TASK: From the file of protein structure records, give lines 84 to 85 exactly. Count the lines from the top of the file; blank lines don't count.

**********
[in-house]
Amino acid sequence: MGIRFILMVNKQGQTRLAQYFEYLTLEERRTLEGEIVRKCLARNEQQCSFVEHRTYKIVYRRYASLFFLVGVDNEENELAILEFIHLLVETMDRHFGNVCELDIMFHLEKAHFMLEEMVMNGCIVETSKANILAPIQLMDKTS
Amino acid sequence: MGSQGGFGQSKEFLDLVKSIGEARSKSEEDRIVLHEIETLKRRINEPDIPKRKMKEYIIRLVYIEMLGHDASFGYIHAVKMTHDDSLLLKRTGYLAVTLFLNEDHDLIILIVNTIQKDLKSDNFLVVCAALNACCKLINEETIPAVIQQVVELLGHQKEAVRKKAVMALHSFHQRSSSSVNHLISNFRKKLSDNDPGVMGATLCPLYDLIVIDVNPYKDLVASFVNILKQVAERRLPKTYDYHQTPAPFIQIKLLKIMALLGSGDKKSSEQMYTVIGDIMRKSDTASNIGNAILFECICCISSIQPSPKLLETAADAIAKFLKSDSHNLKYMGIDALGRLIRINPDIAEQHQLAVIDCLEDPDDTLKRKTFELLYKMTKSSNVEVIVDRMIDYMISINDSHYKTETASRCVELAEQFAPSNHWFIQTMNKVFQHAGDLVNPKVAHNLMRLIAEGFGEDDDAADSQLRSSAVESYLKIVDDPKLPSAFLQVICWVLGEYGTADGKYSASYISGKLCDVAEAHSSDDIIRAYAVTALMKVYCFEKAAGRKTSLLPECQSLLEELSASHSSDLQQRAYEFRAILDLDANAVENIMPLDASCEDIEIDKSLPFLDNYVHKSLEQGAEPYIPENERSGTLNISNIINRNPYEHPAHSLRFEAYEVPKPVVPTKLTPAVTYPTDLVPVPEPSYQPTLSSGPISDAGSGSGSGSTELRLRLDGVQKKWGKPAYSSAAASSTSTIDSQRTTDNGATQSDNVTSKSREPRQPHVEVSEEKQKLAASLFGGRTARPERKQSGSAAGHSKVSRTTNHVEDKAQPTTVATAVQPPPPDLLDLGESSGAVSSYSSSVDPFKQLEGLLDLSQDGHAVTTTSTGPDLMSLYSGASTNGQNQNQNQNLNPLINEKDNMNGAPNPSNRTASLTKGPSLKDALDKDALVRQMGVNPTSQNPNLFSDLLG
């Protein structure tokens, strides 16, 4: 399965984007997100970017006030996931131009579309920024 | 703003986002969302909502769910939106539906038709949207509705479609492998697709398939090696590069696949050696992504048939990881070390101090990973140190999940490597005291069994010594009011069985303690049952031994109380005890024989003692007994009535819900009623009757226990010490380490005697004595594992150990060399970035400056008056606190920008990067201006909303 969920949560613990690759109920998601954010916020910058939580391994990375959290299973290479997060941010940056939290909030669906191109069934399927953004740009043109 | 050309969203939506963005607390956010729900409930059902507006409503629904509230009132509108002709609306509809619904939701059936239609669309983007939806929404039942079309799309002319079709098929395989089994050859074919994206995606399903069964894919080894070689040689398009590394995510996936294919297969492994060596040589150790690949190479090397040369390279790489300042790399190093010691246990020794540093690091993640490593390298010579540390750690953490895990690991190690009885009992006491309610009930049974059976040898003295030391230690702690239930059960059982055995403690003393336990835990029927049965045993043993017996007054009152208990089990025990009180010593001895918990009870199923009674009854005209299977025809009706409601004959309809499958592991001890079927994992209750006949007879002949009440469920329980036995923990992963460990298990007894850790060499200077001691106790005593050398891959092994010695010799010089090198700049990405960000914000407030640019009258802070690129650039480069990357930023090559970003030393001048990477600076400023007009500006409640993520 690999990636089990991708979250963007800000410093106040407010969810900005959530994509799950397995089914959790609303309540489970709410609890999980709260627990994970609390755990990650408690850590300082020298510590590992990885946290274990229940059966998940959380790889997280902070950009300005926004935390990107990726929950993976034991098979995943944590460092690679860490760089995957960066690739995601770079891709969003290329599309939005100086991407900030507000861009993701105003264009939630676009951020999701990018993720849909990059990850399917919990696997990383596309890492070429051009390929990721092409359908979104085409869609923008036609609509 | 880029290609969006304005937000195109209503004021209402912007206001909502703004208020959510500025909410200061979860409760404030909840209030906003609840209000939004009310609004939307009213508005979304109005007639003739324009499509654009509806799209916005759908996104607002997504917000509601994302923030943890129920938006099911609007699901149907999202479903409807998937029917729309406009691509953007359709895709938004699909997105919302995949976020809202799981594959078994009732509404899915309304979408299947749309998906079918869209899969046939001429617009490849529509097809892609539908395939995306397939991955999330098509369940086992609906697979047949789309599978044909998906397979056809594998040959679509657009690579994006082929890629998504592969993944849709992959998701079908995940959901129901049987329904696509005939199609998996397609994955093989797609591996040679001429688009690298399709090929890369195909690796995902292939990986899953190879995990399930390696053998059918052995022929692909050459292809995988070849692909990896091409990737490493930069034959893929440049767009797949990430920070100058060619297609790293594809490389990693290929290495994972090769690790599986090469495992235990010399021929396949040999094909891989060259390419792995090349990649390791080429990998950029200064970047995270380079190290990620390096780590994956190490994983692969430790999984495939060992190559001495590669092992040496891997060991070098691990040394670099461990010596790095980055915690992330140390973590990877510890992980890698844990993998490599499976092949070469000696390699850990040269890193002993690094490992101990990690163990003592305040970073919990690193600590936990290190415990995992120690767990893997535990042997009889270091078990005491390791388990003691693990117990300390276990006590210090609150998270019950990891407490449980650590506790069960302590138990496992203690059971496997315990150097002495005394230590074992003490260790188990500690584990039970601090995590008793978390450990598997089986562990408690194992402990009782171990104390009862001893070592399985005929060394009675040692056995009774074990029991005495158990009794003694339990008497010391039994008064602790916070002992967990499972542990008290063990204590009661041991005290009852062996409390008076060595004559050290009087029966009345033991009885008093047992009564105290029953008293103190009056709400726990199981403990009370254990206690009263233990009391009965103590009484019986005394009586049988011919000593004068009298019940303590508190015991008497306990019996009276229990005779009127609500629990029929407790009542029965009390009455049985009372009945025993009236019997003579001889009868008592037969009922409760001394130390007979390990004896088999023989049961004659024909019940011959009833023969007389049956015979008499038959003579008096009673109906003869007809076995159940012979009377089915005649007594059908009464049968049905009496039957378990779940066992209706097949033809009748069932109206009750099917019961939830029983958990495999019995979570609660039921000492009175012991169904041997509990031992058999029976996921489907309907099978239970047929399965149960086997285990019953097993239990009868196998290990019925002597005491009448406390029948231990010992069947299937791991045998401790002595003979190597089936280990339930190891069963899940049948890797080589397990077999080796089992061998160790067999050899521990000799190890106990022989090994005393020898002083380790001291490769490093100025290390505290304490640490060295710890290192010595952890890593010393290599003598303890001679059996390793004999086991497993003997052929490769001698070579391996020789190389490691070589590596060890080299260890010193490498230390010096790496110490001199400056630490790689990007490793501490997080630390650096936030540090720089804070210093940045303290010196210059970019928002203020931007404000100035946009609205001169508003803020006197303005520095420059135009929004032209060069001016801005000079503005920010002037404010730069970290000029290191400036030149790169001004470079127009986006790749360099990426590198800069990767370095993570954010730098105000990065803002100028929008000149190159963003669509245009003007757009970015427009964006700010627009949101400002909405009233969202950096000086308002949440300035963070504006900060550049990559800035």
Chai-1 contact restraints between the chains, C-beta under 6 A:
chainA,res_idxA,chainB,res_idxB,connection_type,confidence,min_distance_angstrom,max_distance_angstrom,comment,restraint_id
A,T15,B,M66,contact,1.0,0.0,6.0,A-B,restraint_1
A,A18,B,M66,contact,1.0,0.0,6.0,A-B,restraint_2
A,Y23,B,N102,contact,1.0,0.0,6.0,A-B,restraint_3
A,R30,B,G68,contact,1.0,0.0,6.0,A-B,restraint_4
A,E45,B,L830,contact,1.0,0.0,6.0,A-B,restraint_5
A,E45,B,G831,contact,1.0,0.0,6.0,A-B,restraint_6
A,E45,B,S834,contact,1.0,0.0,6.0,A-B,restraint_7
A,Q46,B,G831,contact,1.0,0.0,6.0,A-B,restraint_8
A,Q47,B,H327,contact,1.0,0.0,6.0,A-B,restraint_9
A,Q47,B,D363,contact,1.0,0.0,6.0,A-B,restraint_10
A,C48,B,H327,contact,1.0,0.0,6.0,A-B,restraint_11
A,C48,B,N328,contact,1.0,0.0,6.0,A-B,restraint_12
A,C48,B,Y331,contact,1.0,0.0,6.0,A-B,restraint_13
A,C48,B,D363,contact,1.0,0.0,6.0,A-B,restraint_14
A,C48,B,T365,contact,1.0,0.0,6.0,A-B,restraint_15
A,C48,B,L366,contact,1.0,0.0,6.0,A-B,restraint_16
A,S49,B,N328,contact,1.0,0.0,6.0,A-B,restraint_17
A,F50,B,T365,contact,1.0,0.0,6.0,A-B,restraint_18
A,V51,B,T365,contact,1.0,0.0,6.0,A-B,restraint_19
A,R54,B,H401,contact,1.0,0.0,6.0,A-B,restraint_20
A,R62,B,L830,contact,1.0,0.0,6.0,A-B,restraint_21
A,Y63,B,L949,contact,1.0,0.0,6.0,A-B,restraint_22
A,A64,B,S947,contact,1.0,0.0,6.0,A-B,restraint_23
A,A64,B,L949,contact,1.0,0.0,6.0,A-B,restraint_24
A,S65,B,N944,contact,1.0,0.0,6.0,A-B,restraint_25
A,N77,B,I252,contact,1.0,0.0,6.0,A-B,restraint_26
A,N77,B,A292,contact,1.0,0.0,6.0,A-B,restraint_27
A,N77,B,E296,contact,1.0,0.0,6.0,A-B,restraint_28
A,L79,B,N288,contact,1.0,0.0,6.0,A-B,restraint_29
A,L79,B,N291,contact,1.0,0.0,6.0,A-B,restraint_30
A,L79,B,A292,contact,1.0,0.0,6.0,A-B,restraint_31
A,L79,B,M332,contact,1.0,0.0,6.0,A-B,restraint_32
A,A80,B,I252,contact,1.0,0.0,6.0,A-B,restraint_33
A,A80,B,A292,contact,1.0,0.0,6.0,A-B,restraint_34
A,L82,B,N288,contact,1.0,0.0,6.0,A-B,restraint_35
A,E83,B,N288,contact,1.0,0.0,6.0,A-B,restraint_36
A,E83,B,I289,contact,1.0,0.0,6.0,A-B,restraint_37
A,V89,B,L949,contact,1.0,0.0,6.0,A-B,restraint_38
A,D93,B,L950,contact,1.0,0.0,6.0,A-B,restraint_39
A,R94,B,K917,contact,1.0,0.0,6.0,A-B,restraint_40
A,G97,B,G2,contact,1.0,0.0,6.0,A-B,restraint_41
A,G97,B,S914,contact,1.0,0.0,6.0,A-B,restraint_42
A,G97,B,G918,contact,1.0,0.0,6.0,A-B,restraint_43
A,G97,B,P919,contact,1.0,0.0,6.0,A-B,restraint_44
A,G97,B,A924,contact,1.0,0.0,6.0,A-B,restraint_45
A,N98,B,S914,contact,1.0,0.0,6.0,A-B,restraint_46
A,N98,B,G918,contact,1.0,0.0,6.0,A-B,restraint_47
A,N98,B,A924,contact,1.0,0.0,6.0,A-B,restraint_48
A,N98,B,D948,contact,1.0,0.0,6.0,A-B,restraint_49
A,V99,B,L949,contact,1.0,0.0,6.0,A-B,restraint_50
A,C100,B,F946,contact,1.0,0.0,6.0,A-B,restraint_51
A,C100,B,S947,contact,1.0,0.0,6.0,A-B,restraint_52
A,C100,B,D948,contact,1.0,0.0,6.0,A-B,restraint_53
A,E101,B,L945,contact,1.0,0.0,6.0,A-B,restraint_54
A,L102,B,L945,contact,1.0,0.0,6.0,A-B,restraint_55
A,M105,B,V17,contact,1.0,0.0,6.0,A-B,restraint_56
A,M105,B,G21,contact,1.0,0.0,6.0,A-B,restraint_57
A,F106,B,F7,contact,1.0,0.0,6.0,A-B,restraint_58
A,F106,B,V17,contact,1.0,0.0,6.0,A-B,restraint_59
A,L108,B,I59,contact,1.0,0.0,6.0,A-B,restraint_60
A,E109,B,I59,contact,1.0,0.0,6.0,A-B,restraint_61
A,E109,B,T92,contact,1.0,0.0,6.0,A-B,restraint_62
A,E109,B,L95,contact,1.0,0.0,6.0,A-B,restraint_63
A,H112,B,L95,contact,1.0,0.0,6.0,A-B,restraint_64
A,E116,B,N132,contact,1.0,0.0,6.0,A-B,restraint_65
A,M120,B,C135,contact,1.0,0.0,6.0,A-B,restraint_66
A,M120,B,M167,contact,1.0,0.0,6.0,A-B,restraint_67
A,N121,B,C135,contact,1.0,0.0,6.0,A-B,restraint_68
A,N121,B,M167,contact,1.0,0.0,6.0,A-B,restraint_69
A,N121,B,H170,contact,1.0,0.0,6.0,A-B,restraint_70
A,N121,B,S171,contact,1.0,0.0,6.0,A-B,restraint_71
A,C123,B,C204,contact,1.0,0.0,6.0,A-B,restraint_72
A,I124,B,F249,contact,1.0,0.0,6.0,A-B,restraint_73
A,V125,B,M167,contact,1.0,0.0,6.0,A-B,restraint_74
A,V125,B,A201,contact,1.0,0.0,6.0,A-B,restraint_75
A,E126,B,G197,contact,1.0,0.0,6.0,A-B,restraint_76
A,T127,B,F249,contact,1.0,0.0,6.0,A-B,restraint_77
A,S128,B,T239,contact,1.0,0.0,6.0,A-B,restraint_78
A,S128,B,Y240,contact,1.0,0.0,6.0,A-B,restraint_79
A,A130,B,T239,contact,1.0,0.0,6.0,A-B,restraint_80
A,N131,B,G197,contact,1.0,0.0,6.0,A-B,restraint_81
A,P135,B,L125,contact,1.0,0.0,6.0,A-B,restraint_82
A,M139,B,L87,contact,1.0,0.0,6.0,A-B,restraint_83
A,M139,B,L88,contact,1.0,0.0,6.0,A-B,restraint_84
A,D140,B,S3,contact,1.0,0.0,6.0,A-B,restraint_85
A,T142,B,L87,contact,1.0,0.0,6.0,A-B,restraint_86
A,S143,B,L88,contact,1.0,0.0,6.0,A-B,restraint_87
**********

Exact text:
A,S128,B,T239,contact,1.0,0.0,6.0,A-B,restraint_78
A,S128,B,Y240,contact,1.0,0.0,6.0,A-B,restraint_79